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Using Your Own Experience And At Least Two Of The Concepts Of 'individualisation', 'risk', 'generation' And 'identity', Examine How Social Pattern

1119 words - 5 pages

There have been enormous changes in the social patterns in the past few decades, causing significant changes in the lives of mine comparing to which of my parents. This essay looks at the changes using the concepts of identity and risk. It is argued that the formation of personal identities has been extended and a more unstructured outcome is developed nowadays. The risks in post-modernity also differ from which in early-modernity in terms of the individualised pressure and the breakdown of trust.
My parents’ lives have differed from mine in terms of the structure of the mature identity. Identity is a “sense of continuity and invigorating sameness” (Erikson 1968), which should have a ...view middle of the document...

These very different cultures have contributed to a more diffused identity, which is an incoherent outcome that includes contrastive elements and is changing in different institutions. Overall, while my identity is unstructured and flexible, my parents’ identities are much more structured and configured.
Regarding to the formation of identity, the changing social patterns has extended the transition period from adolescence to adulthood, through which identities are developed (Hadad & Schachter 2011). In my parents’ case, their identities were committed with little exploration, which is at a foreclosures status, according to the fourfold identity status typology discussed by Marcia (1993). As China used to be a highly centralised and conservative country, people had very limited access to the idea of freedom and identity, and hence had little struggle forming their own. My parents have adopted the idea from their parents that they should be pursuing stable jobs, marriages, and should have a child in their 20’s. Interestingly, this plan matches their life patterns perfectly well as mentioned above. In the post-modernity, however, identity is “constantly being formed and re-formed throughout life” (White & Wyn 2013). Considering my own experience, the migration that occurred in my adolescent period has affected my identity development profoundly. It has inspired me to think about ‘who I am’ and ‘how I should identify myself’, whether as a Chinese or an Australian. This exploration brings me to the moratoriums status, where I am “searching for an identity to commit to” (Marcia 1993). My identity is hence developed through more explorations and struggles comparing to my parents’.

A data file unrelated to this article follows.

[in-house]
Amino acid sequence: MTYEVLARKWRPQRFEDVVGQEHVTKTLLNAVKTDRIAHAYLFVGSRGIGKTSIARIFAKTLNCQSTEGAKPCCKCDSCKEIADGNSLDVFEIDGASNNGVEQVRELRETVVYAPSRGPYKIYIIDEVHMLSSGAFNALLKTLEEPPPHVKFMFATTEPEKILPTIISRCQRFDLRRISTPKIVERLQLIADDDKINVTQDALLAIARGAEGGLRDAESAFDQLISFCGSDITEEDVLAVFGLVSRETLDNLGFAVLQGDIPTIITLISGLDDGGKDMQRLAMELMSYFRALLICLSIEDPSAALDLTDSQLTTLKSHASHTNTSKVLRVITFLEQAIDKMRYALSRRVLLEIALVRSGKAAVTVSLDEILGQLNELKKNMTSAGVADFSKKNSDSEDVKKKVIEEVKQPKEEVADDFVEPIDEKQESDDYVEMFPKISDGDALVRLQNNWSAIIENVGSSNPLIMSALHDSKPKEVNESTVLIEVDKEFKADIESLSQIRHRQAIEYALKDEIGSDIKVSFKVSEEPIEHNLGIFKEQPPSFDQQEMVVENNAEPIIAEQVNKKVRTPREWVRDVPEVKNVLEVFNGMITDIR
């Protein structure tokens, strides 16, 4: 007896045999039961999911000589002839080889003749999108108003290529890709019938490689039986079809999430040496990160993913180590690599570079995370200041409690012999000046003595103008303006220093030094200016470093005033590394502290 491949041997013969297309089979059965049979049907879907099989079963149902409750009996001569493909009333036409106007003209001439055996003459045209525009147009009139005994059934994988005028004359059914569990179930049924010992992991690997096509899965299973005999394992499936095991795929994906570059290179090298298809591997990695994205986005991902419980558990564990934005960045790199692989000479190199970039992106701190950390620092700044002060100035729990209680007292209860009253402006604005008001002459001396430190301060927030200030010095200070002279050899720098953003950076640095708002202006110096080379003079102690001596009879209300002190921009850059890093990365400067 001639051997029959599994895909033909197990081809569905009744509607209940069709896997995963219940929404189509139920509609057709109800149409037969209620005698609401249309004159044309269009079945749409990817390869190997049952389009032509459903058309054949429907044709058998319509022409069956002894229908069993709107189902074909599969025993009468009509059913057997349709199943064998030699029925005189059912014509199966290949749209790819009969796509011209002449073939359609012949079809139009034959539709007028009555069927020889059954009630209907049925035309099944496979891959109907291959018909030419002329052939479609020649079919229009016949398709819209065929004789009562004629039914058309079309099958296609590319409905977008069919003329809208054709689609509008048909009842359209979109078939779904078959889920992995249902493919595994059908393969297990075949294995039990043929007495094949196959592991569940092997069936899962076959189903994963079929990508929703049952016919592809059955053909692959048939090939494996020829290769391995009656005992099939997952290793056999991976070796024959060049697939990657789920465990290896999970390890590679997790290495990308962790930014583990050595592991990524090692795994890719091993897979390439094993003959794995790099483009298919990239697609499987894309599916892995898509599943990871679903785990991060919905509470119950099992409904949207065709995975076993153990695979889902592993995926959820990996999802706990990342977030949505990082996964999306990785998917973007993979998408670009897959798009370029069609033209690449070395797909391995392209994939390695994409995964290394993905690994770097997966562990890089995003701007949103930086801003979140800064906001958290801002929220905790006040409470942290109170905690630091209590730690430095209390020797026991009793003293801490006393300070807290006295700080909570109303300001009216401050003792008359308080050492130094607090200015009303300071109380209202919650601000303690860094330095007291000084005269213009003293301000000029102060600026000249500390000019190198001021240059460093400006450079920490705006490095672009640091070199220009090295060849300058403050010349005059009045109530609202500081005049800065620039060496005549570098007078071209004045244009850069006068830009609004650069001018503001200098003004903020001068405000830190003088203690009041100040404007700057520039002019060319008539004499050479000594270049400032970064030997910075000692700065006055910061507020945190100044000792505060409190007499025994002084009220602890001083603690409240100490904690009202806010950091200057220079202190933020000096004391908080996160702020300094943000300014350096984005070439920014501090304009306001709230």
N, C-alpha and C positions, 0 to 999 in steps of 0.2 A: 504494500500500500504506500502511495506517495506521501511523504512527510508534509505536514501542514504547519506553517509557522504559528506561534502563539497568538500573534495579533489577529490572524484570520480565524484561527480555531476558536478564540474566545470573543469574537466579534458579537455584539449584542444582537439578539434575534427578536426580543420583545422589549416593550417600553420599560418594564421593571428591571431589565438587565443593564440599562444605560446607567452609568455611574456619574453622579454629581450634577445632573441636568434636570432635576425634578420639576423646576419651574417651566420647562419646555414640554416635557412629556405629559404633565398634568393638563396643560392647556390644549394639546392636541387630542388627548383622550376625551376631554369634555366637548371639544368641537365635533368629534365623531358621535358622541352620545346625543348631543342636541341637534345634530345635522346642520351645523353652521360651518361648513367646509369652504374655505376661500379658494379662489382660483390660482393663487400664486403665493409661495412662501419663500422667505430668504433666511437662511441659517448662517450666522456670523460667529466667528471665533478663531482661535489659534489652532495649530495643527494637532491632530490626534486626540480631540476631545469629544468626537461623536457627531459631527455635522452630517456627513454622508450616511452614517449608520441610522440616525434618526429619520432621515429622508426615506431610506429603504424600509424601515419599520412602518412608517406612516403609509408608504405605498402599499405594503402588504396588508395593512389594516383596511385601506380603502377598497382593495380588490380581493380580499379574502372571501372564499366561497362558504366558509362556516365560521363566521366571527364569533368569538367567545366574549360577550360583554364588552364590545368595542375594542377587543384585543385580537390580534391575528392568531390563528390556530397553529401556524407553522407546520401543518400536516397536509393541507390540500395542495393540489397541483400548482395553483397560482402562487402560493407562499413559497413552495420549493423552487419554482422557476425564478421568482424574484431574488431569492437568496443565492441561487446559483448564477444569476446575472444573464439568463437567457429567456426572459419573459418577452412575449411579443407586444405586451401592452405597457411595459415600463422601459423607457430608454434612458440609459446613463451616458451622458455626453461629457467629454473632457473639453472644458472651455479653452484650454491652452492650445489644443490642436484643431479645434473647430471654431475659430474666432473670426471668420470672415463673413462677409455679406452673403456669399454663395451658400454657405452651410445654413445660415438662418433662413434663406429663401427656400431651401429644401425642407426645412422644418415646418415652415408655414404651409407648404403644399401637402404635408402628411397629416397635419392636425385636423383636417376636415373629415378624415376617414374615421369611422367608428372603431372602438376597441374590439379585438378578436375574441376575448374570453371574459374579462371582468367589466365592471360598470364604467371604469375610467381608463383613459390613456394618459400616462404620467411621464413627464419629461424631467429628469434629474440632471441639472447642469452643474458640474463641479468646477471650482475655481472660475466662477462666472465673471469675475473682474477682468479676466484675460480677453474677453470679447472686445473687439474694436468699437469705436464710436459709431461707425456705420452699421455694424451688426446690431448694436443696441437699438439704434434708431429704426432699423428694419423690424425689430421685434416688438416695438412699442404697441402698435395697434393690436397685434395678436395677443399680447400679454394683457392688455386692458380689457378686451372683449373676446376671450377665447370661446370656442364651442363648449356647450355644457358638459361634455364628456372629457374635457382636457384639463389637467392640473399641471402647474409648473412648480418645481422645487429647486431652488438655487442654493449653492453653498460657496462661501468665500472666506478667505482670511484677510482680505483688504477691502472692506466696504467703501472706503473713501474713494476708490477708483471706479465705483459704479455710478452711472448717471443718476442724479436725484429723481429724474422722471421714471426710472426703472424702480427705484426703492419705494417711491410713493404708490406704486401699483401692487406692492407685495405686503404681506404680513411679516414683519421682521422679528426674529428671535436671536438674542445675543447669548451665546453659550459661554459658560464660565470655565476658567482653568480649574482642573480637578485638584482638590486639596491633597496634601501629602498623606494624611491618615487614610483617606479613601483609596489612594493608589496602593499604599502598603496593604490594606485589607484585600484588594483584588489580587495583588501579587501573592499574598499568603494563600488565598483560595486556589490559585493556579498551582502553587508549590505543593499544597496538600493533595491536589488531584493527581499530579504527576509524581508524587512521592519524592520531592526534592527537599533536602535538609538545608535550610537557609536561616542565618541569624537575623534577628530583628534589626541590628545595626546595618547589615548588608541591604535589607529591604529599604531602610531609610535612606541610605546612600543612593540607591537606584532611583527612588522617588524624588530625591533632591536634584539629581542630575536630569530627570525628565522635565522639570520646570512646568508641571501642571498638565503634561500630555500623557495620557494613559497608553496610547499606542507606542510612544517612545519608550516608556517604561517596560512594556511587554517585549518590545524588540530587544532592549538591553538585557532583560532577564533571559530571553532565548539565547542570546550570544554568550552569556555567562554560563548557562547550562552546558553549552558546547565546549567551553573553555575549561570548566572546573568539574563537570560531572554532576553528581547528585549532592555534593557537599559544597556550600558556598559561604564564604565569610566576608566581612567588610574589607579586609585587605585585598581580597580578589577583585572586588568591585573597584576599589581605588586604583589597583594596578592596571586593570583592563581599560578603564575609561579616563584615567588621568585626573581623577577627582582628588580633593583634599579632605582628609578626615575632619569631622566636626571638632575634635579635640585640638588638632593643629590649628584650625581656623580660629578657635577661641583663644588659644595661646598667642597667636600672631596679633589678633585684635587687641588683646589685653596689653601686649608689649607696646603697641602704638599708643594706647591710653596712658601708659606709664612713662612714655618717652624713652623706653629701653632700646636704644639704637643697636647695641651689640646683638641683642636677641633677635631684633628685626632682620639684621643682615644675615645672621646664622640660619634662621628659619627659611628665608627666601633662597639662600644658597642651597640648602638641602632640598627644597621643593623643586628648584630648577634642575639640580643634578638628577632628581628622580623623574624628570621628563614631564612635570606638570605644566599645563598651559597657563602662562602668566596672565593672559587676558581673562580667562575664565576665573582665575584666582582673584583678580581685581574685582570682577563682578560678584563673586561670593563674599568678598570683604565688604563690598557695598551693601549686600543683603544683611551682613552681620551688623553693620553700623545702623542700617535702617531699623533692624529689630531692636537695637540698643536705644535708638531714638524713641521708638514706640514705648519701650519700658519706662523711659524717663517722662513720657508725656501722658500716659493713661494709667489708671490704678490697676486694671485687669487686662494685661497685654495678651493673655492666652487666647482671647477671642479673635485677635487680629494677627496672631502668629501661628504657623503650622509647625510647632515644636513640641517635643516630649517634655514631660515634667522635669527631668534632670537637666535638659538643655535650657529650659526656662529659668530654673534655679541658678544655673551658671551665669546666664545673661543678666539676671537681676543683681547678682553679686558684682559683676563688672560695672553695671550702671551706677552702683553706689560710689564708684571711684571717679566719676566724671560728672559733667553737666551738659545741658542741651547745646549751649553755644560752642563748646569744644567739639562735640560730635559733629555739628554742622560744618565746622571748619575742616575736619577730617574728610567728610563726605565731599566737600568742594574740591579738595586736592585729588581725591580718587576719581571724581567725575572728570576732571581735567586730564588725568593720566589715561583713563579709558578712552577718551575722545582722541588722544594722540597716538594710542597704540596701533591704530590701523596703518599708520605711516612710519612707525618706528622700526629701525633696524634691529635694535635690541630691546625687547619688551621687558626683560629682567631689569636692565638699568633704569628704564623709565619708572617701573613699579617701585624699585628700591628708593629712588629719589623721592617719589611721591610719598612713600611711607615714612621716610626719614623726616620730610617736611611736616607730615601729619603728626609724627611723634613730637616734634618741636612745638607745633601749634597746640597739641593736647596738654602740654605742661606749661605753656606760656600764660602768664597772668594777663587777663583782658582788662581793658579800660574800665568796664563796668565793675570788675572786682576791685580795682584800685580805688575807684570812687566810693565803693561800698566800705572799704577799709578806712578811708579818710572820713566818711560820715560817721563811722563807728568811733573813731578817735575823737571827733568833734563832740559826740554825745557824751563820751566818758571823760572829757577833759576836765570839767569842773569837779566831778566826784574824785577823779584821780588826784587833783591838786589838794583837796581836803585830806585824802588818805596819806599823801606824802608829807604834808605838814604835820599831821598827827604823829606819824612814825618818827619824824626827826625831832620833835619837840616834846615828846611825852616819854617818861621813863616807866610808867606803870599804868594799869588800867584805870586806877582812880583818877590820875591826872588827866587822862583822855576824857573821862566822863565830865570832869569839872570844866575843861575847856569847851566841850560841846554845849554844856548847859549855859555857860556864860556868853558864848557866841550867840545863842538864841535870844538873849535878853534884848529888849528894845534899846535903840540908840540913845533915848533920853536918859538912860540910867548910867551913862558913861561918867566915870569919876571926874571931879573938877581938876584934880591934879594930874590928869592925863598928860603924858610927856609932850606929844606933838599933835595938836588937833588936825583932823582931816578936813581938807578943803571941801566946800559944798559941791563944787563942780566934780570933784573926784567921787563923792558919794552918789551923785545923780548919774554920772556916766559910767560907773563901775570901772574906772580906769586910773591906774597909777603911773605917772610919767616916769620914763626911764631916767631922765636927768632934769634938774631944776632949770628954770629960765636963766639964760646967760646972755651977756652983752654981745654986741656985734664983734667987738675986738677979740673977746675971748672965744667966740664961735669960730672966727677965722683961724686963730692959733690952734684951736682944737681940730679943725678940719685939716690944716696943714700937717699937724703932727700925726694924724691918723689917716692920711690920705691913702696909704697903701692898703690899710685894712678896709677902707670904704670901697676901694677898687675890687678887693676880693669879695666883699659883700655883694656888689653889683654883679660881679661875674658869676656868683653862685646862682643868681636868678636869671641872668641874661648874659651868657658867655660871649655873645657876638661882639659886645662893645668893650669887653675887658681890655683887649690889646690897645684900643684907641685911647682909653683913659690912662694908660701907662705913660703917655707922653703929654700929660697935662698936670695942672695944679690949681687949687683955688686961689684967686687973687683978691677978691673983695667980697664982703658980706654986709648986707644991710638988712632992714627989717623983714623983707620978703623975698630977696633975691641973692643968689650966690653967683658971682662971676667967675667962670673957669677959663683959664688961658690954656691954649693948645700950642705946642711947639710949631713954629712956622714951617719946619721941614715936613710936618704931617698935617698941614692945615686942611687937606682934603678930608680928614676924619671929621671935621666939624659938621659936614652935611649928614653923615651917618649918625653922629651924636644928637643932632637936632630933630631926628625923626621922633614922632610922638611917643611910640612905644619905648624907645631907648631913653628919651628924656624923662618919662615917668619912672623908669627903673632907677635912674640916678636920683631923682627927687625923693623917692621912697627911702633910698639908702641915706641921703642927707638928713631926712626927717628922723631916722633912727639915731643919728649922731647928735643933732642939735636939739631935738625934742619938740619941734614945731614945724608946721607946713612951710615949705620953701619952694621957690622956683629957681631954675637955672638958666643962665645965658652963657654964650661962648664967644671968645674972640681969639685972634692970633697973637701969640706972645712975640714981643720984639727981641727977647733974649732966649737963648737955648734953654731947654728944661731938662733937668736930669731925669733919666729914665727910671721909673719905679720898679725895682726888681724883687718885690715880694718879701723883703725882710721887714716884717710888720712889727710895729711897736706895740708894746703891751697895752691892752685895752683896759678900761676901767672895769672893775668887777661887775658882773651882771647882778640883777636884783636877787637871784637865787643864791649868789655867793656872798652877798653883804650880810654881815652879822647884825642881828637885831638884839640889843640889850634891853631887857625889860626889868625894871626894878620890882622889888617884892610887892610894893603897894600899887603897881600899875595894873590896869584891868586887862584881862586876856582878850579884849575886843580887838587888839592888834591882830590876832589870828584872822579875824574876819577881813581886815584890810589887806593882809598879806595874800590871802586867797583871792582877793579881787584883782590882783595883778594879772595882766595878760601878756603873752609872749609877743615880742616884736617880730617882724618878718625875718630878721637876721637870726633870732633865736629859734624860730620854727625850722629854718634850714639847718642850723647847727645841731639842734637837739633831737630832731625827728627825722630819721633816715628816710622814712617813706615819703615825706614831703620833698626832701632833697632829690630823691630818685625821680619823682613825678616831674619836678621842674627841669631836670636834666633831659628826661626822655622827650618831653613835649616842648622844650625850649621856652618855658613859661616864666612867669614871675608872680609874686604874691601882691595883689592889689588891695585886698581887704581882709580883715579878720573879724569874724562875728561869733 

Another important social context affecting individuals living within the society is the risks. This is defined by Beck (1992) as “a systematic way of dealing with hazards and insecurities induced and introduced by modernisation itself”. The nature of risks, accompanied by the process of modernisation, has become more and more individualised. In my parents’ age, for instance, government was responsible for social uncertainties such as unemployment, divorce and illness, which frees my parents from worrying about failing to adapting in the social structure. However, nowadays, as a result of globalisation and individualisation, people are usually pursuing unique goals and biographies, leading to each individual to be responsible for his or her own choice (Lupton 1999). Taking education and work as an example, if I am not capable of...

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